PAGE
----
ERO’s Framework: Overall School Performance is available on ERO’s website.

5 Going forward

Key strengths of the school

For sustained improvement and future learner success, the school can draw on existing strengths in:

  • capable, future-focused and responsive leadership which has a clear vision for promoting and achieving equity and excellence
  • an innovative, student centred curriculum that is aligned with the school’s philosophy and the interests, needs and identities of learners
  • positive and authentic relationships with families/whānau that are increasingly learning centred.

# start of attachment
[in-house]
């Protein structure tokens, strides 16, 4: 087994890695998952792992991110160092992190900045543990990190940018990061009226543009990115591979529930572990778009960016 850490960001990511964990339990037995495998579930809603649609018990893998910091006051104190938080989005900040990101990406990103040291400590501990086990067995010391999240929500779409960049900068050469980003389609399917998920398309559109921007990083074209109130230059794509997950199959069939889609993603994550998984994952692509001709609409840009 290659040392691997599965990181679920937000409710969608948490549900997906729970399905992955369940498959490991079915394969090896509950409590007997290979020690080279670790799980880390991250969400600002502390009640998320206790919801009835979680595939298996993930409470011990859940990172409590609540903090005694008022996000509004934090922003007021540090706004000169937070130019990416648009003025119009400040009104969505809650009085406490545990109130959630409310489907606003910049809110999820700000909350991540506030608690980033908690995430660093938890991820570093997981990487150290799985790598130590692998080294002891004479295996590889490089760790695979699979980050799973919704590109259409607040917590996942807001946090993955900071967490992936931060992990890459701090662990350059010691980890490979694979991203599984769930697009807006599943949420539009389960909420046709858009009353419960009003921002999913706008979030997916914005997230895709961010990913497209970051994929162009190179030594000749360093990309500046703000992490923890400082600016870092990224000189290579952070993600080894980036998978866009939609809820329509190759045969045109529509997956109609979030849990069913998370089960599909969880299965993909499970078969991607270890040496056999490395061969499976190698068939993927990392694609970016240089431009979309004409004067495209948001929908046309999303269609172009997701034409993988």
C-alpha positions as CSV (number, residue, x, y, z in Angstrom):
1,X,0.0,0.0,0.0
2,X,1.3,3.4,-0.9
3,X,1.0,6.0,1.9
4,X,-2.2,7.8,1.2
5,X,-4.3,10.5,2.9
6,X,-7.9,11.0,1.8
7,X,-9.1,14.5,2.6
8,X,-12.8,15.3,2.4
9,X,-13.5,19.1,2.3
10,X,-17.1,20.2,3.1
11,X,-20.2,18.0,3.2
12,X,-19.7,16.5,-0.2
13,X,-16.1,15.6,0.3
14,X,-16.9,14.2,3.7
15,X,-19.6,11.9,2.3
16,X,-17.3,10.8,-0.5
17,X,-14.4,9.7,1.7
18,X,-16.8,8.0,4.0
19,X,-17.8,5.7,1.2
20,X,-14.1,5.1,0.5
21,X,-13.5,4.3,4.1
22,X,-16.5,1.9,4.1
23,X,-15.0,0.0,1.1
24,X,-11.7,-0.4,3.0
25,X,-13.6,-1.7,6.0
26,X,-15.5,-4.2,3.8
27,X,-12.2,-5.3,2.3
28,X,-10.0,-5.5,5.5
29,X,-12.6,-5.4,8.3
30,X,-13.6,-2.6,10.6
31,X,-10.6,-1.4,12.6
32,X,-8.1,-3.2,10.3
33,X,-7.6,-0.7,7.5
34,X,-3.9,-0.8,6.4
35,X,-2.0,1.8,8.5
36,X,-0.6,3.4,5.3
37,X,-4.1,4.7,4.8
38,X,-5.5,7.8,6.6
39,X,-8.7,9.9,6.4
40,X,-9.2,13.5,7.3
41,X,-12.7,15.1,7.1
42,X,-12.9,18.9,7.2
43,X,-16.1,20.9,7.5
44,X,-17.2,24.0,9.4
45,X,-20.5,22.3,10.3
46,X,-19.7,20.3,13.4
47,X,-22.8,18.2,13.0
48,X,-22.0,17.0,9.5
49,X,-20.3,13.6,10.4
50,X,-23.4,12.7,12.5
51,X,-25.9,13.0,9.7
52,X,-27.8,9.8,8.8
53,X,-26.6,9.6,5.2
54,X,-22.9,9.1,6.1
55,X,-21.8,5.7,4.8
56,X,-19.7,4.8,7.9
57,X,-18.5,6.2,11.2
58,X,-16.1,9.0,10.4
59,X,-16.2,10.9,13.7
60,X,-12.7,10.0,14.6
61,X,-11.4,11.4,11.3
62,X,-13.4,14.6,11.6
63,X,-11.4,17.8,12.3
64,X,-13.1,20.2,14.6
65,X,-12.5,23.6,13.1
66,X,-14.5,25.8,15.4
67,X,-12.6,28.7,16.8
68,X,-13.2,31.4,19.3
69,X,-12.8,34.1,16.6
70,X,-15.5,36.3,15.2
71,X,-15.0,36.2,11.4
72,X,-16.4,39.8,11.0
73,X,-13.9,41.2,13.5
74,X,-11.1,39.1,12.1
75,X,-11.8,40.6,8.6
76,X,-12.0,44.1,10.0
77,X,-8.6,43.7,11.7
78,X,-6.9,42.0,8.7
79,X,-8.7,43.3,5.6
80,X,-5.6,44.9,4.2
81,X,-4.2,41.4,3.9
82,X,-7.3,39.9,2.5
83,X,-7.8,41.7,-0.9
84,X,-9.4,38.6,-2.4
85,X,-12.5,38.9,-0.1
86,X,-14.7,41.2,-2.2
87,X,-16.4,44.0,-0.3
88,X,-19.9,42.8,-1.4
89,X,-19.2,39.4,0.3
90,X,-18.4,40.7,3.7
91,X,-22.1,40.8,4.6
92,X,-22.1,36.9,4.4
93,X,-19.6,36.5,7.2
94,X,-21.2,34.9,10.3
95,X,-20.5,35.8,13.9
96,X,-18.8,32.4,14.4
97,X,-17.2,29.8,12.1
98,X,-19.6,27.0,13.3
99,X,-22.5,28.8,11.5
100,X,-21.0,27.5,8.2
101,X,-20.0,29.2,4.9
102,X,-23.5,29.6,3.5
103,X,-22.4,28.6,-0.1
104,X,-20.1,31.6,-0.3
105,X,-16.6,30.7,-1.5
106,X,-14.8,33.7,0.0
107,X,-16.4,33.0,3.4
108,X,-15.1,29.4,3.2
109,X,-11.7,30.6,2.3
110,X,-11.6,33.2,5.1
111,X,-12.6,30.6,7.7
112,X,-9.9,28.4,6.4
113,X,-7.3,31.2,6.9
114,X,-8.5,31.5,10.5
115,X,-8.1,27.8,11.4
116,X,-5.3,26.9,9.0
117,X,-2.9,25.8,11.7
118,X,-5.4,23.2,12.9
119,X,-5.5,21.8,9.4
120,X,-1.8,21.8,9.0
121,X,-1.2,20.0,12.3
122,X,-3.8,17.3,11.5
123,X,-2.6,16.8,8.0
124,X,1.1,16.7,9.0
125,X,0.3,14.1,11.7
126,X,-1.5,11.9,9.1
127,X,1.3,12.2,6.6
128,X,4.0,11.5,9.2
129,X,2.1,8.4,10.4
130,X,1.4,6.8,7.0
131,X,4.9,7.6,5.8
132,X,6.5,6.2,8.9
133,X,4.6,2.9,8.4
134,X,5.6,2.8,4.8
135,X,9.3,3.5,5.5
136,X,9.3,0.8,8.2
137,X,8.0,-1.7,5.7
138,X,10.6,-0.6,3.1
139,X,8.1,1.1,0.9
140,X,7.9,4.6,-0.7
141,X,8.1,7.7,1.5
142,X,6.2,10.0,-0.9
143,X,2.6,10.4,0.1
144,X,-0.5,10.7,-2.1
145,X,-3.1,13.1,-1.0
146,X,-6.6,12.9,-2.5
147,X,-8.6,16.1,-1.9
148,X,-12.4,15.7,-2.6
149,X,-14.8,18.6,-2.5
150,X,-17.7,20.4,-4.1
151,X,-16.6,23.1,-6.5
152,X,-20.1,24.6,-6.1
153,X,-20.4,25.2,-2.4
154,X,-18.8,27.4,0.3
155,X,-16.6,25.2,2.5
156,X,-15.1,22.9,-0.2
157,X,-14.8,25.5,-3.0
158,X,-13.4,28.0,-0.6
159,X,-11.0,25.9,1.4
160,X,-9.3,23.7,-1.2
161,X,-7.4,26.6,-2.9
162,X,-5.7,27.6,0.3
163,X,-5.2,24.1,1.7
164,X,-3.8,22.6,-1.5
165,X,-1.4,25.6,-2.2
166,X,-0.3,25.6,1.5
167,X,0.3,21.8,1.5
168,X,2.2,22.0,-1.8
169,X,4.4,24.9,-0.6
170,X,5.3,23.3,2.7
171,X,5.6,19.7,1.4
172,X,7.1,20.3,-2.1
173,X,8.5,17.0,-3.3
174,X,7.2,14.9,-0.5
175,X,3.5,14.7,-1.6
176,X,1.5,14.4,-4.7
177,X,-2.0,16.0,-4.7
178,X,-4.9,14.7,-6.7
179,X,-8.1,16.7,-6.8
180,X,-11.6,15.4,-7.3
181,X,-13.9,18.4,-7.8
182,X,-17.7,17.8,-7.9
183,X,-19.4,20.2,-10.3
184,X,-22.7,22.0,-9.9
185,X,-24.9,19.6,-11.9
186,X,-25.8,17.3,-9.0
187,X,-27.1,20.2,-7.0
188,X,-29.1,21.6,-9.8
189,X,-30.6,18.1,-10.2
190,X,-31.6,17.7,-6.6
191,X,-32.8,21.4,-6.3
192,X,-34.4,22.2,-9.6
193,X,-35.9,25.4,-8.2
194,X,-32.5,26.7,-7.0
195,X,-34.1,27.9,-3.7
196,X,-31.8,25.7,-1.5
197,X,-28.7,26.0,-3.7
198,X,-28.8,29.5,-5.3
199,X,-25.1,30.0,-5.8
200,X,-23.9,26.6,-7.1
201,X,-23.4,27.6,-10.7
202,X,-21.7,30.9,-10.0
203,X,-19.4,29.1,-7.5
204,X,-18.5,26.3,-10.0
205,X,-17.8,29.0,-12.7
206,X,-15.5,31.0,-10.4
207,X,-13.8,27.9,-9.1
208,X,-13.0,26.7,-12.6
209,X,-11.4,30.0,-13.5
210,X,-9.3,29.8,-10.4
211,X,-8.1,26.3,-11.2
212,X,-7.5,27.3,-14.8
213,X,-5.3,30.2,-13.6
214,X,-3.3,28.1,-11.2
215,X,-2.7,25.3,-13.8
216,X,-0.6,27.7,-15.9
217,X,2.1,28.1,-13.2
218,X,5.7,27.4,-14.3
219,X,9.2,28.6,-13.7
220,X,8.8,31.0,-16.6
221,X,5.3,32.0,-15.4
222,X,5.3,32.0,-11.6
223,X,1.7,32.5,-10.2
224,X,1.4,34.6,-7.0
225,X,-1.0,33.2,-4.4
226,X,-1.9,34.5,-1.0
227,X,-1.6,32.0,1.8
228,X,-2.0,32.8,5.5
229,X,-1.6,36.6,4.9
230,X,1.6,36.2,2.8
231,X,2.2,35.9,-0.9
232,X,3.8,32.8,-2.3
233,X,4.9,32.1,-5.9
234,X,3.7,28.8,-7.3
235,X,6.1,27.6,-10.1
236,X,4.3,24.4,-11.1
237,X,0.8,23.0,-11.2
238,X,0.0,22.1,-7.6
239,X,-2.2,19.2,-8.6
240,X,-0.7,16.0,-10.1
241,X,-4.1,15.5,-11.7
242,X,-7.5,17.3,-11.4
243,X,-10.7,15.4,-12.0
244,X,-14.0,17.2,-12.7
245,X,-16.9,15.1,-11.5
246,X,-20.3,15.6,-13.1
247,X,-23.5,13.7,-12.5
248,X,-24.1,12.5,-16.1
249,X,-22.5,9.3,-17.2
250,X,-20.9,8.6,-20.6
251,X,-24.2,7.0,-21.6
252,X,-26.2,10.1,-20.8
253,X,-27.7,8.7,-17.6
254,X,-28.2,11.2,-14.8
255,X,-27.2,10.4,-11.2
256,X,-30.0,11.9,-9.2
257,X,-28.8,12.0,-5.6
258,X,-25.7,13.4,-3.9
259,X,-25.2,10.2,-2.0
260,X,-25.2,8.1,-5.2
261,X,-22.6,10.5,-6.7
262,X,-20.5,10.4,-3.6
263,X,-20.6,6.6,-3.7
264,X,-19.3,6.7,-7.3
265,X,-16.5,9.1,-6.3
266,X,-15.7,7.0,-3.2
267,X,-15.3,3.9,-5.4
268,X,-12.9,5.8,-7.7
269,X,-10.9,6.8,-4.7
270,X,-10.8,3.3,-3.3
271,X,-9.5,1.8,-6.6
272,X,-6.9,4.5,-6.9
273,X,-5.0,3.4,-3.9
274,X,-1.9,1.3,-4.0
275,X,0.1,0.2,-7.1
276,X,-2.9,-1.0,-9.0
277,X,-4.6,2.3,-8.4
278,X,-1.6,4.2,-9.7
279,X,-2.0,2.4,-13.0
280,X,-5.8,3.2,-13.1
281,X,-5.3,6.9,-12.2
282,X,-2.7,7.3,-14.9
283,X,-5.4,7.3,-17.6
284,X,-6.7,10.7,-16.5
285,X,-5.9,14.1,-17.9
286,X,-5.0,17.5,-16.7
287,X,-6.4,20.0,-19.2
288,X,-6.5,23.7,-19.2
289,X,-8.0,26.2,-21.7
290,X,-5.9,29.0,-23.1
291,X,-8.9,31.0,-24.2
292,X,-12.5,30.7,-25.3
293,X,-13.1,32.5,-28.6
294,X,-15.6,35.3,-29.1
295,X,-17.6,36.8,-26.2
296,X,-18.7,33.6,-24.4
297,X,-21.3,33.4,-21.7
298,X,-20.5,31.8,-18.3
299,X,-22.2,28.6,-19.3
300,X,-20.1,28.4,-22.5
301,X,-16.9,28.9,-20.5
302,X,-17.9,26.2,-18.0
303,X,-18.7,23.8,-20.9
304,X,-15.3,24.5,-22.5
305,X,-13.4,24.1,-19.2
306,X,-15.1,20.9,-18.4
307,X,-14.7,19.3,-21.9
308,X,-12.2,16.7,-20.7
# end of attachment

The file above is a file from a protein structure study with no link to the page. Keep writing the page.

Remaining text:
Next steps

For sustained improvement and future learner success, priorities for further development are in:

  • strengthening the analysis of achievement information to inform practices for equity and excellence
  • embedding and consistently implementing appraisal processes
  • continuing to refine processes and practices for systematic schoolwide internal evaluation.

Alan Wynyard

Director Review and Improvement Services

Southern Region

8 April 2019

About the school



Ministry of Education profile number


School type

Contributing (Years 1 to 6)

School roll


Gender composition

Boys 54%, Girls 46%

Ethnic composition

Māori 31%

Pākehā 54%

Pacific 10%

Other ethnicities 5%

Students with Ongoing Resourcing Funding (ORS)


Provision of Māori medium education


Review team on site

February 2019

Date of this report

8 April 2019

Most recent ERO report(s)

Education Review December 2015

Education Review October 2012

Education Review June 2009